Code of ethics and compliance scheme
The Financial Adviser Standards and Ethics Authority (FASEA) has developed the Financial Planners and Advisers Code of Ethics (Code of Ethics) as part of the professional standards for financial advisers.
The Code of Ethics is a legislative instrument, and section 921E of the Corporations Act 2001 requires advisers to comply with the Code of Ethics.
For compliance dates for financial advisers and Australian financial services (AFS) licensees, see Timeline for the reforms.
Code of Ethics
As part of the professional standards, financial advisers must comply with the Code of Ethics.
The Code of Ethics is a set of standards and core values designed to encourage higher standards of behaviour and professionalism for financial advisers.
The Code of Ethics establishes 12 high-level ethical standards for financial advisers to meet, including:
- acting in the best interests of clients
- avoiding conflicts of interest
- ensuring clients give informed consent and understand the advice they receive
- ensuring clients clearly agree to the fees they will pay, and
- maintaining a high level of knowledge and skills.
As well as complying with the Code of Ethics, all existing and new financial advisers must do the FASEA Code of Ethics bridging course. This course can be done separately or as part of an approved degree.
In October 2019, the Government announced it will accelerate the establishment of a new disciplinary system and single disciplinary body for financial advisers. This will replace the role of monitoring bodies, which were due to be established by industry associations under the professional standards reforms for financial advisers.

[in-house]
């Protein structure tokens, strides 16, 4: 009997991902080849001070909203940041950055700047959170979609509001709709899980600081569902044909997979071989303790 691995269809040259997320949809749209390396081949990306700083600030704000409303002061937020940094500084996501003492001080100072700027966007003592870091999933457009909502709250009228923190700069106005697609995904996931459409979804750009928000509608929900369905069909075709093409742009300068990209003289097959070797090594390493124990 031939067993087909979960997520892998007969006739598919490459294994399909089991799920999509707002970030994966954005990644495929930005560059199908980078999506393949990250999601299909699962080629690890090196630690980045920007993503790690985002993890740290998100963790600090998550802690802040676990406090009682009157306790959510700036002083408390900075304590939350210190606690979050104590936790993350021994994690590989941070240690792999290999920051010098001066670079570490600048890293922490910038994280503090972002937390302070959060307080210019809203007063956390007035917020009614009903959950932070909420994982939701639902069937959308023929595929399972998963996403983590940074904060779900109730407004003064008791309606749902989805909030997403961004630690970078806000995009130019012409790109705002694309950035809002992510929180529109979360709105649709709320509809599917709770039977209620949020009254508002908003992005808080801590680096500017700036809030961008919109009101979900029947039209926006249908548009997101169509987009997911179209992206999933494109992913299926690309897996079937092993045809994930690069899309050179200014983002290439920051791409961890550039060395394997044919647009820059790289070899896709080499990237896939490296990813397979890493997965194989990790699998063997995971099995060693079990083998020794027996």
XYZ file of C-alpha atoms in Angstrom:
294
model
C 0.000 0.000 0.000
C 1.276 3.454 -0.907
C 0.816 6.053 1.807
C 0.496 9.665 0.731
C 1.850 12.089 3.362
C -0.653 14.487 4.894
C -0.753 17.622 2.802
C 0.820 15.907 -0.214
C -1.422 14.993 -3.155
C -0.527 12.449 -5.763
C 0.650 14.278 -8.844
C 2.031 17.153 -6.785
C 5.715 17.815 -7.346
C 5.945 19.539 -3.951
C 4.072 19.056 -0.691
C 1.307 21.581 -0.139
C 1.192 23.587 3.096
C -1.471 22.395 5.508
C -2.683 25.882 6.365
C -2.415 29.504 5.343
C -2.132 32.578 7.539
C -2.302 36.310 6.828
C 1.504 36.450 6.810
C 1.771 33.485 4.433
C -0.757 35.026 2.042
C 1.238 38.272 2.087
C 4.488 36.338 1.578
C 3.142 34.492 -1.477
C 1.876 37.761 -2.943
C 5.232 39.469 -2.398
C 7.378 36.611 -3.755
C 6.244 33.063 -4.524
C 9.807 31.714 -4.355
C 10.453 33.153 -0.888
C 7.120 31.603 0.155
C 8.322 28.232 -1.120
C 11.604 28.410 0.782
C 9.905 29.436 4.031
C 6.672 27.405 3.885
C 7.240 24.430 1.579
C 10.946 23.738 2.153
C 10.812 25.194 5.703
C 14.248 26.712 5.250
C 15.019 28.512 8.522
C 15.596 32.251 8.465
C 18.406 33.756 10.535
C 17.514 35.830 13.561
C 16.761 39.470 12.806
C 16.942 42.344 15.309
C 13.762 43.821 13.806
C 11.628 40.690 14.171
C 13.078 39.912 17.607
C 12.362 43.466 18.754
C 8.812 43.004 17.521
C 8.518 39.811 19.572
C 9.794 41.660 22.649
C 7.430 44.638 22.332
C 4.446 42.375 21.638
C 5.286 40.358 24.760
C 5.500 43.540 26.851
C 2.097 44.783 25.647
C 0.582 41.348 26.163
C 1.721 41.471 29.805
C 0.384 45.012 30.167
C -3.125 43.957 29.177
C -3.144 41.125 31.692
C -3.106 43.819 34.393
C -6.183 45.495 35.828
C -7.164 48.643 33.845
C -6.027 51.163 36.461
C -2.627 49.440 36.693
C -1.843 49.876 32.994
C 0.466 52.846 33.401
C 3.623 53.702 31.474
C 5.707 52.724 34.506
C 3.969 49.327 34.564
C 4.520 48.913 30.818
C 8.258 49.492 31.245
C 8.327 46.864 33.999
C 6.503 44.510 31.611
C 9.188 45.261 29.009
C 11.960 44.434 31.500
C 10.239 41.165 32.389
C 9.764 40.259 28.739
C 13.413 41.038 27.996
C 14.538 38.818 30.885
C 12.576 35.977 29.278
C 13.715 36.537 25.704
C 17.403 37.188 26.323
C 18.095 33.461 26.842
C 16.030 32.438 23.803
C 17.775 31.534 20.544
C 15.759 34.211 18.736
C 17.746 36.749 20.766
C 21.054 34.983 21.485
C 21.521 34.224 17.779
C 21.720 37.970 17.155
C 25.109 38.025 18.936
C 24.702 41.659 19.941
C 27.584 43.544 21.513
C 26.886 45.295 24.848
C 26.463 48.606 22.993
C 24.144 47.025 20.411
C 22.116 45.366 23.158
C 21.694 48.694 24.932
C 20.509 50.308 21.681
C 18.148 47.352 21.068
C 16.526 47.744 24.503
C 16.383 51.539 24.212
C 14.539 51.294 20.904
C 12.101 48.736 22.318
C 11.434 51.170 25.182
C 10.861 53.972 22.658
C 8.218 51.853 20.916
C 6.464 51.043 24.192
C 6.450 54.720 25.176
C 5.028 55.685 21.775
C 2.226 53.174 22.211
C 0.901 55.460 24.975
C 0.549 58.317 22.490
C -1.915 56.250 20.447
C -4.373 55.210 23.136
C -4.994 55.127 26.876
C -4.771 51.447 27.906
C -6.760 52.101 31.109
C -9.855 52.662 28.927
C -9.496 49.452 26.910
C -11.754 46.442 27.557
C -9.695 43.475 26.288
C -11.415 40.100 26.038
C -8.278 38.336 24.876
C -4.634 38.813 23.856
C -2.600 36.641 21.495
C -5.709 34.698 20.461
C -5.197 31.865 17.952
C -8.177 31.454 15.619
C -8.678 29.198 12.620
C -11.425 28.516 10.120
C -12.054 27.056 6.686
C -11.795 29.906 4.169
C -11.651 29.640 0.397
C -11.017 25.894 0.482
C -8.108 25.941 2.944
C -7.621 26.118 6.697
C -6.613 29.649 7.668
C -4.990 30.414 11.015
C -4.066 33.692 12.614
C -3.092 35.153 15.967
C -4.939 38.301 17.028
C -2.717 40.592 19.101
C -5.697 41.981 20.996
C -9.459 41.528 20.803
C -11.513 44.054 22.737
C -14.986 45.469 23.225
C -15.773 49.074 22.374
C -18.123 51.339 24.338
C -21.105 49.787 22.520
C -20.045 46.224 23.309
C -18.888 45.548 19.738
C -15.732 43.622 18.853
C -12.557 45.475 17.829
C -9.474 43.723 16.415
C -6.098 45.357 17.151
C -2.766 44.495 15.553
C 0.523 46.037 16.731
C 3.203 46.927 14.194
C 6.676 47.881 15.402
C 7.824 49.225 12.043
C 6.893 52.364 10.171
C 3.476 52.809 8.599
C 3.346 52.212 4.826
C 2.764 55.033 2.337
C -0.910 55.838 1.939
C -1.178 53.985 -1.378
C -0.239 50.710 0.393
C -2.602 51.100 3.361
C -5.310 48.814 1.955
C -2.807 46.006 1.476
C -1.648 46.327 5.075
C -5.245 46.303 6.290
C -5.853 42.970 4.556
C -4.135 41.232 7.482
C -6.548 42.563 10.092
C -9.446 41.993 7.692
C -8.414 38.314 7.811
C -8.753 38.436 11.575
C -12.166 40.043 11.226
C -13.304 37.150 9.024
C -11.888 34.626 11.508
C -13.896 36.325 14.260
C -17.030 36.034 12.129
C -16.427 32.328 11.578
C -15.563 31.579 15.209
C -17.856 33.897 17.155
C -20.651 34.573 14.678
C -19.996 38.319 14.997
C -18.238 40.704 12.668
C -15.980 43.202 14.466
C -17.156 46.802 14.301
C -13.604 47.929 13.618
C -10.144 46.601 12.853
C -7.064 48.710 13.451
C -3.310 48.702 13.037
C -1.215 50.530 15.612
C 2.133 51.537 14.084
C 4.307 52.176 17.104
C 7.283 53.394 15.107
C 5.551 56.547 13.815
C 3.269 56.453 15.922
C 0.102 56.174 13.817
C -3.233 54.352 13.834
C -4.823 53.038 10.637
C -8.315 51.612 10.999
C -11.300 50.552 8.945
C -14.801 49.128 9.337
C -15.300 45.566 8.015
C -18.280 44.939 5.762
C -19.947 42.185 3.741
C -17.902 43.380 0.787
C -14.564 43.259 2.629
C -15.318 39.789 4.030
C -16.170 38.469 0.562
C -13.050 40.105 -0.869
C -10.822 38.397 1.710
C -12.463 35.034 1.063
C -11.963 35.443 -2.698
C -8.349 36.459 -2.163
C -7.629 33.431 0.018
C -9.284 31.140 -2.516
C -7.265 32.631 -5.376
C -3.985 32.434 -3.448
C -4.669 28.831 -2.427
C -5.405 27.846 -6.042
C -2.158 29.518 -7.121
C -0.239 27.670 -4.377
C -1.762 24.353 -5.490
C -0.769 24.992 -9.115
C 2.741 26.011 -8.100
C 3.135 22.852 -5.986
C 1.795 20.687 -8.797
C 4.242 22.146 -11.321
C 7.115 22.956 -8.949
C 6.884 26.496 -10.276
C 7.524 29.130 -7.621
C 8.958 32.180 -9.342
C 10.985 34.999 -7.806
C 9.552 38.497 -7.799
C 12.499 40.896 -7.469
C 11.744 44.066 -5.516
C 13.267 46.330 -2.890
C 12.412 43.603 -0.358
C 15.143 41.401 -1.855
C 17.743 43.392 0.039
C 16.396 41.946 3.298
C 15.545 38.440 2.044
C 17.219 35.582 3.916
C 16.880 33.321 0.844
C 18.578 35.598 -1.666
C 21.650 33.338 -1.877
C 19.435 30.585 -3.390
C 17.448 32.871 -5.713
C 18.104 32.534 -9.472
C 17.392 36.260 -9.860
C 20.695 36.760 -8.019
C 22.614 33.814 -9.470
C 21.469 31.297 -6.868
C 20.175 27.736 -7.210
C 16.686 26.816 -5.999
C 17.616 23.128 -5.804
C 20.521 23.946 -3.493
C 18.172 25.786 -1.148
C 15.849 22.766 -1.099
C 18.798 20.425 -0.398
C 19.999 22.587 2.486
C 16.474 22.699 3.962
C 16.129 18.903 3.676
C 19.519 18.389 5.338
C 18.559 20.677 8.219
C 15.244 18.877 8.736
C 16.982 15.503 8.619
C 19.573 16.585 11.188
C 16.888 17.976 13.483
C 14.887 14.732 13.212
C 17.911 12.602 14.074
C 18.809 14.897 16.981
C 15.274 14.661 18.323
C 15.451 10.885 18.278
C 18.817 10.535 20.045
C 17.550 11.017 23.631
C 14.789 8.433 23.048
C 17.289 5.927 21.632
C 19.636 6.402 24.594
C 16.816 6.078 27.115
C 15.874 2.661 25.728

AFS licensees are still required to take reasonable steps to ensure that their financial advisers comply with the Code of Ethics from 1 January 2020, and financial advisers are still obliged to comply with the Code of Ethics from this date onwards.
ASIC may take enforcement action where it receives breach reports.
For more information, see the Government's media release Taking action on the Banking, Superannuation & Financial Services Industry Royal Commission – Recommendation 2.10: New financial adviser disciplinary system.
Notifying ASIC of compliance scheme cover
As the new disciplinary body will displace the role of compliance schemes, compliance scheme applicants have withdrawn their applications for approval.
This means the compliance scheme regime will not be able to proceed at this time and licensees will not be able to comply with their obligation under the Corporations Act to ensure that their financial advisers are covered by an approved compliance scheme.
ASIC has granted a three-year exemption to AFS licensees from this obligation, and from the associated notification obligations. This means AFS licensees will not need to notify ASIC of compliance scheme cover for their financial advisers for this period.
For more information, see ASIC's media release ASIC relief from financial adviser compliance scheme obligations takes effect (19-309MR).